The human intestine is colonized by a diverse array of nearly 100 trillion bacteria that are essential for health and are in constant contact with the host. As a result, human gut epithelial cells have adapted an array of strategies for diminishing bacterial cell contact and further invasion, thus preserving a mutually beneficial host- micro biot relationship. An unregulated host response of microbe-epithelia interactions results in inflammation and can lead to chronic diseases such as inflammatory bowel diseases (IBD). To protect its epithelial surface, the host initially responds by secreting an array of antimicrobial proteins that function to modulate the composition of intestinal bacterial communities and restrict their interactions with host tissues. The research outlined in this proposal will test the hypothesis that resistin-like molecule (RELM beta) also functions as an antimicrobial protein that limits microbial interaction with intestinal epithelial cells. This hypothesis is based on extensiv preliminary data that suggest an antimicrobial function for RELM beta. This proposal will 1) Determine the biological function of RELM beta using in vitro approaches;and 2) Determine the function of RELM beta in regulating host-pathogen interactions in vivo. These studies should shed light on the mechanism of host protection by RELM beta and how a deficiency of this protein can remodel the microbial community, thereby changing the nature of the host-micro biome relationship. Furthermore, these studies will likely contribute to our understanding of how innate immunity contributes to maintaining a healthy and symbiotic intestinal micro biota.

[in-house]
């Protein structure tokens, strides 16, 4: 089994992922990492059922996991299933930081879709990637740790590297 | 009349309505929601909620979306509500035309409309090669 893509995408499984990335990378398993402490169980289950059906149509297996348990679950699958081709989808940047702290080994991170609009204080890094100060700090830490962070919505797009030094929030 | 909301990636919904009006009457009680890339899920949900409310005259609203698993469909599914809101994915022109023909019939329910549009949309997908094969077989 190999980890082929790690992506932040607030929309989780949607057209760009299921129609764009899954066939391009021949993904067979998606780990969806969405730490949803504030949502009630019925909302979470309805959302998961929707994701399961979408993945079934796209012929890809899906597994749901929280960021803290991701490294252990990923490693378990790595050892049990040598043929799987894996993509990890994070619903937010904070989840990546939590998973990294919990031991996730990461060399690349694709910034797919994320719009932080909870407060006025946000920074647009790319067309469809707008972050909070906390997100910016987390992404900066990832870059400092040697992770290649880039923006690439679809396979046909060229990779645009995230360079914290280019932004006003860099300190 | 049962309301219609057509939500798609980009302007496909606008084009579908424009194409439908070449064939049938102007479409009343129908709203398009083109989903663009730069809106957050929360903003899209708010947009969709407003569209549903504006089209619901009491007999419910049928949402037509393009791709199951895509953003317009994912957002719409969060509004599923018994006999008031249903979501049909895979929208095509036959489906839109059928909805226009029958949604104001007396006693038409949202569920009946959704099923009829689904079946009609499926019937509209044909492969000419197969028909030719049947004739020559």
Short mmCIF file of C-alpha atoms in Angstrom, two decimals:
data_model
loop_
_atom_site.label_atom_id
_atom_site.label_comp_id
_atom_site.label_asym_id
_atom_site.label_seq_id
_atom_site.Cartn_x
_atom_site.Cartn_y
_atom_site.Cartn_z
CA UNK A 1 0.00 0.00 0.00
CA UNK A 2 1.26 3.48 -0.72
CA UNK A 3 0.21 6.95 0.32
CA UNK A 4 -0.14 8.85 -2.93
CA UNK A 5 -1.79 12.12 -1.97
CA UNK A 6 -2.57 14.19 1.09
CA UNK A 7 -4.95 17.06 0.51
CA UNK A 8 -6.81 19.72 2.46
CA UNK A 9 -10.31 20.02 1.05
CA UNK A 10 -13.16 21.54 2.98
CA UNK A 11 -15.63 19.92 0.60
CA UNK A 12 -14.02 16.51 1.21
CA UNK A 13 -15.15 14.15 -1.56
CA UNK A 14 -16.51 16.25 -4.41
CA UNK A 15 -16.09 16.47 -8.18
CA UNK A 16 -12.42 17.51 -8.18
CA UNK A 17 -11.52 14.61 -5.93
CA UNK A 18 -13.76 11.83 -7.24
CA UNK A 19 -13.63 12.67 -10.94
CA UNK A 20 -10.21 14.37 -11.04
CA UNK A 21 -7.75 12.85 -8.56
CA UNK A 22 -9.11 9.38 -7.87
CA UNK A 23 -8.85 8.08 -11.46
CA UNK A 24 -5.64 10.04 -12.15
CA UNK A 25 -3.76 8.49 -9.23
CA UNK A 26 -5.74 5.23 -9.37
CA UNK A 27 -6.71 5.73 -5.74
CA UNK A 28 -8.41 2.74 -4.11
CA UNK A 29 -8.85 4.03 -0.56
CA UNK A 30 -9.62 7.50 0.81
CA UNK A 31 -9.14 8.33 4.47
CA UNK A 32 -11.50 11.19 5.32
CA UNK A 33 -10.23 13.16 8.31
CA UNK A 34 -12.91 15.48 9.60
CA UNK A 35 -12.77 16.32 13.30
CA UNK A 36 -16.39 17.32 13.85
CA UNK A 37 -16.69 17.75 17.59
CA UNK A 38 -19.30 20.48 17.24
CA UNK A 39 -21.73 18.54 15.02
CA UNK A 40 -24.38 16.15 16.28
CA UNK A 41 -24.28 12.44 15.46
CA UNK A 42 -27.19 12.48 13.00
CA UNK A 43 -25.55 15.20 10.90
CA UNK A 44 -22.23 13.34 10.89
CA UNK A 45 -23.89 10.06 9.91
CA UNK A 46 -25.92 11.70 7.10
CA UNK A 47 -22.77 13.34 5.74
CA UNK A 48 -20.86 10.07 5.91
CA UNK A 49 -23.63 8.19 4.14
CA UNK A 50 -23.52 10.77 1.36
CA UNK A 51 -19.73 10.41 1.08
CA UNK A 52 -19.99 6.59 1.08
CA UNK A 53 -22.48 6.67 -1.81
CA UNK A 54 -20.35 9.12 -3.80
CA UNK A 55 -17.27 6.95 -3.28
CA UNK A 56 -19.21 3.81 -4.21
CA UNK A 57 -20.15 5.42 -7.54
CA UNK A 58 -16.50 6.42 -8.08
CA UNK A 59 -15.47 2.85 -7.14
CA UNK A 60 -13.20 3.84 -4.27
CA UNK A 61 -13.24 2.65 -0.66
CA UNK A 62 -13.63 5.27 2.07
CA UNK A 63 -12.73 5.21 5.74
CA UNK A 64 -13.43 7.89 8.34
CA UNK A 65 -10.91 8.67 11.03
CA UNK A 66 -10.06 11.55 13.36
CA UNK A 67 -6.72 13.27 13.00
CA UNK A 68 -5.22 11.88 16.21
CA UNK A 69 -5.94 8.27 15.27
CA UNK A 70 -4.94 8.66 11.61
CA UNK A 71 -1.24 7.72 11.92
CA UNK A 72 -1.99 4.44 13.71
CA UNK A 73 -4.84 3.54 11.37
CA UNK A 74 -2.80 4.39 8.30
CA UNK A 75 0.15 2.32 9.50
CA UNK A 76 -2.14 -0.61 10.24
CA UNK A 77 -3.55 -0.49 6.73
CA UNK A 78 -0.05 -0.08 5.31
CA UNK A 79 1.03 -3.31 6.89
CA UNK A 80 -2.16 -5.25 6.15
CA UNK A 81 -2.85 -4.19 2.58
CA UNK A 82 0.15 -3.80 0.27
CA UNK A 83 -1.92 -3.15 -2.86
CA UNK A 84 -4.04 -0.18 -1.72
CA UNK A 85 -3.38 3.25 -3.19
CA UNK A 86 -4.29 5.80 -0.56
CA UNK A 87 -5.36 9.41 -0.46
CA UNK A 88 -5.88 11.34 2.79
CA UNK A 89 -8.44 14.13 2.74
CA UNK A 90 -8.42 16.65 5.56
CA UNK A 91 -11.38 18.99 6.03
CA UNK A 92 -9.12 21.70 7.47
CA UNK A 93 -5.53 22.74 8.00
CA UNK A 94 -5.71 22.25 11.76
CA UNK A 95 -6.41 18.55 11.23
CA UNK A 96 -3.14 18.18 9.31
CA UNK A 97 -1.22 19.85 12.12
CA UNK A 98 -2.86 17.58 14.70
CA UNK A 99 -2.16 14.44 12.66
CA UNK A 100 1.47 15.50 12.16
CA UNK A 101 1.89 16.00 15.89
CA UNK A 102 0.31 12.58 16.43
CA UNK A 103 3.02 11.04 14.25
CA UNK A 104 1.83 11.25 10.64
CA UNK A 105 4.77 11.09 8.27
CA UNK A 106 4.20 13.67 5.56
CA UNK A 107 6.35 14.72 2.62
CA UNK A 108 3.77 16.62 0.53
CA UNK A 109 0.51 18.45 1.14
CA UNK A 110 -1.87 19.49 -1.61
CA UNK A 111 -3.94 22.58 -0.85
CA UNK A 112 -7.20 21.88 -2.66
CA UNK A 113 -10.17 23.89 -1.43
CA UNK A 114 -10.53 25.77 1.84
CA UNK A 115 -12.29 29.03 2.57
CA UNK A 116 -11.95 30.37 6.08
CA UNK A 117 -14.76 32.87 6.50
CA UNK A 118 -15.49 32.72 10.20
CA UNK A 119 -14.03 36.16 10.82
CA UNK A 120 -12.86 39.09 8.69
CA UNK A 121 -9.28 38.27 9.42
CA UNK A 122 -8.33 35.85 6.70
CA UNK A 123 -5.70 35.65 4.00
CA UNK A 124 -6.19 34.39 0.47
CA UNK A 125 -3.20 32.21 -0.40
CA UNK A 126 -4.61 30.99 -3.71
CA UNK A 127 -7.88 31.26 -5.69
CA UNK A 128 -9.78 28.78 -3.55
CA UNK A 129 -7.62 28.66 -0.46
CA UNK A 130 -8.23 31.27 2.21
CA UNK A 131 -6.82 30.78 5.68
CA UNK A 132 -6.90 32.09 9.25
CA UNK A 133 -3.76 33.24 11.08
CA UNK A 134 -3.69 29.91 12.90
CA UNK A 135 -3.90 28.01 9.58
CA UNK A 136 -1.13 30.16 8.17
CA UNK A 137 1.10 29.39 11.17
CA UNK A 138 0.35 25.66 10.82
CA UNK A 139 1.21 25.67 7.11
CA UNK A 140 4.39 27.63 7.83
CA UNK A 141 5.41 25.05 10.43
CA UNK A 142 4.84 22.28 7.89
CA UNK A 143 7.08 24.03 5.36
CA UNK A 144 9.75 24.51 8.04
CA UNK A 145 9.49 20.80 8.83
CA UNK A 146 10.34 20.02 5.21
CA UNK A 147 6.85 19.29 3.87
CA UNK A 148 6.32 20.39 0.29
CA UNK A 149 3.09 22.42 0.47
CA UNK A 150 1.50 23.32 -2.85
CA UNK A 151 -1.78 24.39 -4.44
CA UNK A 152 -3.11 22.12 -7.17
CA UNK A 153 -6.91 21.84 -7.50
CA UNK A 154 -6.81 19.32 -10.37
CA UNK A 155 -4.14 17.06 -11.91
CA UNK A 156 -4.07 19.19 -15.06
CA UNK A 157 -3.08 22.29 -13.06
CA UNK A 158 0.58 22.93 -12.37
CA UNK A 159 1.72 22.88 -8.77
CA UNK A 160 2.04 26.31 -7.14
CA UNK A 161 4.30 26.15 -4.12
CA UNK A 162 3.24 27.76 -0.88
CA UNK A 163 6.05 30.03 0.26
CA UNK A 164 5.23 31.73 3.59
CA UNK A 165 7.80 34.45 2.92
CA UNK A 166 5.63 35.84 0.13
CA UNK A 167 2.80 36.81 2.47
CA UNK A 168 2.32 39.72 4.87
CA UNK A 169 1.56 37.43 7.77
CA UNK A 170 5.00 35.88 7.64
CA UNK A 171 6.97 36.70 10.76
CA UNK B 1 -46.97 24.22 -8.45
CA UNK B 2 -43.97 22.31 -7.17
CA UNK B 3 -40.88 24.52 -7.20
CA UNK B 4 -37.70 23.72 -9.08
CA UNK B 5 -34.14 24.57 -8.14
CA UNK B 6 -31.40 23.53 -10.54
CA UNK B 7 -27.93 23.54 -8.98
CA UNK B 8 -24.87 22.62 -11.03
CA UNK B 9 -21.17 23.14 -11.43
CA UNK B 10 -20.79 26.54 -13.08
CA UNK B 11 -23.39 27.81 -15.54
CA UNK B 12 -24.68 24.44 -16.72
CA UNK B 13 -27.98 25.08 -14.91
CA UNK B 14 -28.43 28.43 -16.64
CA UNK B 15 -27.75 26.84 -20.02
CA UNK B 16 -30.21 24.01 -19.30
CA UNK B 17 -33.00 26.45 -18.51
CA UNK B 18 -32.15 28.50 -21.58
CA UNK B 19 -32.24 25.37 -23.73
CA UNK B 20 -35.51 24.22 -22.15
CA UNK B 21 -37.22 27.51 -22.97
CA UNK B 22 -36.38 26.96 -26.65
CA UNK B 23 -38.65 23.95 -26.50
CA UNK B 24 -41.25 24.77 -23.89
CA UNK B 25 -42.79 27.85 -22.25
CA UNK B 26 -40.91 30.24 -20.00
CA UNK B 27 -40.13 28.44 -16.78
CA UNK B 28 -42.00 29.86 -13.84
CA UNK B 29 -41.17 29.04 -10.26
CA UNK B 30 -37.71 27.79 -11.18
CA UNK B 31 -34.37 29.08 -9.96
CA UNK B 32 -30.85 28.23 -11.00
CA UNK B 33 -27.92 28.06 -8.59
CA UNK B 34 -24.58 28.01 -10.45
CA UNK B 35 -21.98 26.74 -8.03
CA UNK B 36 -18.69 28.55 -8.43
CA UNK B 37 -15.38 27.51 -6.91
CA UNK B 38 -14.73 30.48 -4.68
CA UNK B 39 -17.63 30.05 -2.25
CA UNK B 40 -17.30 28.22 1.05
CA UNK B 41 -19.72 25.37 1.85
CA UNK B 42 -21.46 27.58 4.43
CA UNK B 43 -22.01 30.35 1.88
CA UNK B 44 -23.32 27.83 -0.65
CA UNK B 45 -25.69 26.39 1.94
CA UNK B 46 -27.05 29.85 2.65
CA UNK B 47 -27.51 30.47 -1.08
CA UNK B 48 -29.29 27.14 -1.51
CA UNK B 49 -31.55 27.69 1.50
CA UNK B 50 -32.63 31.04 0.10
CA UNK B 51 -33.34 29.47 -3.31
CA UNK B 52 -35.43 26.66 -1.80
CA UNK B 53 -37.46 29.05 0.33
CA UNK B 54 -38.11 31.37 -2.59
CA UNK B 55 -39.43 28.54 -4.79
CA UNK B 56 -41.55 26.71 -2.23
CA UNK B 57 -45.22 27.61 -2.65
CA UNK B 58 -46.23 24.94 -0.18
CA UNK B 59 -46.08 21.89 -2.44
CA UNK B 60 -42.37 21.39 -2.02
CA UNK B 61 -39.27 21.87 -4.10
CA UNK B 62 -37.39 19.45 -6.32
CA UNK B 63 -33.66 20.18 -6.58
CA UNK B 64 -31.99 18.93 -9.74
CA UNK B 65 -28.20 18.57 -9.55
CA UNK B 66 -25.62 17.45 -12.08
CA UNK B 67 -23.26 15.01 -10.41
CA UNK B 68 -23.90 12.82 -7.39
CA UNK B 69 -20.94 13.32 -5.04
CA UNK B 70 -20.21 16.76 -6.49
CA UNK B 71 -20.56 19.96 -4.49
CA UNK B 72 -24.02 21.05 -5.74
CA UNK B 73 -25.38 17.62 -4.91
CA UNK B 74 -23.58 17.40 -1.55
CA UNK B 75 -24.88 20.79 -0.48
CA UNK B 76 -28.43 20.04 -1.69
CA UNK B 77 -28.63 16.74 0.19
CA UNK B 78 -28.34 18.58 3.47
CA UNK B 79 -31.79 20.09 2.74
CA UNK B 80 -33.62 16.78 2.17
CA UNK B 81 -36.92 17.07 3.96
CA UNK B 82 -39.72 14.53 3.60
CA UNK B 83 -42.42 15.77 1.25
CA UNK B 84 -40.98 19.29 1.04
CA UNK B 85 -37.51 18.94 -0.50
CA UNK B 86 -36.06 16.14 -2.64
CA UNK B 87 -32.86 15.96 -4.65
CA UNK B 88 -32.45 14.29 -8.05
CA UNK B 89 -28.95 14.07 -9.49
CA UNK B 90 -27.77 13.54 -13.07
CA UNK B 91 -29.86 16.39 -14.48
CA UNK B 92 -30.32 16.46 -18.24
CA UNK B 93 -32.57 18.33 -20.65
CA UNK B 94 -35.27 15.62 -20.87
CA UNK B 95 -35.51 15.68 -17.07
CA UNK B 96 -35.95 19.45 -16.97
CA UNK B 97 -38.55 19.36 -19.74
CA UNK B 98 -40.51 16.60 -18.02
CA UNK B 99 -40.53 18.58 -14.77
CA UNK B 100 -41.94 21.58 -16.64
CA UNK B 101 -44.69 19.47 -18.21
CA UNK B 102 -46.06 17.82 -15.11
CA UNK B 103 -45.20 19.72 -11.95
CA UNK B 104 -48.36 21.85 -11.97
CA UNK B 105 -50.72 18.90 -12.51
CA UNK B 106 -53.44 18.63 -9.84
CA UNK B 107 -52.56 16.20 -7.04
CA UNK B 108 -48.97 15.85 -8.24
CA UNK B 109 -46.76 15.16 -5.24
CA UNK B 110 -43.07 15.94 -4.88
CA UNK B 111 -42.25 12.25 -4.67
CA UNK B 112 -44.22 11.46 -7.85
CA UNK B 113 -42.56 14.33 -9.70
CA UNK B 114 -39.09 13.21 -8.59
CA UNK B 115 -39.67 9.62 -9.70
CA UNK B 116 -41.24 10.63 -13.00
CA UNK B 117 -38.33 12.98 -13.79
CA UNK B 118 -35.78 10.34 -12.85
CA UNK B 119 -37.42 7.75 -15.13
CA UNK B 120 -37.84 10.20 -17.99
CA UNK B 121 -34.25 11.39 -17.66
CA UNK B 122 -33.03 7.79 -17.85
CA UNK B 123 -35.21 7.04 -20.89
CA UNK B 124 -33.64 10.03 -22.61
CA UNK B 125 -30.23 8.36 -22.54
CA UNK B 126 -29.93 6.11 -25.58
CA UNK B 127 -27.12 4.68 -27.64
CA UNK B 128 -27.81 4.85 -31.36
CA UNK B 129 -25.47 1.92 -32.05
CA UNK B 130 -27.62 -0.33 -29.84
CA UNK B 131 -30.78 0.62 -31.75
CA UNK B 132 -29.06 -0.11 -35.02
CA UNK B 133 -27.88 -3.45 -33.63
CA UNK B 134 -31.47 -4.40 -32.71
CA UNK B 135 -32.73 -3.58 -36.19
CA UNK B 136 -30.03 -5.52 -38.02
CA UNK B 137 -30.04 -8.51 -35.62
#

Commensal intestinal microbes typically establish and maintain symbiotic relationships with their hosts by producing nutrients and small molecules that are beneficial to human health. To maintain stability of this mutually-beneficial relationship, the host produces antimicrobial proteins to deter deleterious microbial strains from invading intestinal tissues and causing disease. This proposal aims at demonstrating the role of resistin- like molecule (RELM beta) in the antimicrobial defense of intestinal epithelial surfaces in humans and other mammals.
|Mukherjee, Sohini; Zheng, Hui; Derebe, Mehabaw G et al. (2014) Antibacterial membrane attack by a pore-forming intestinal C-type lectin. Nature 505:103-7|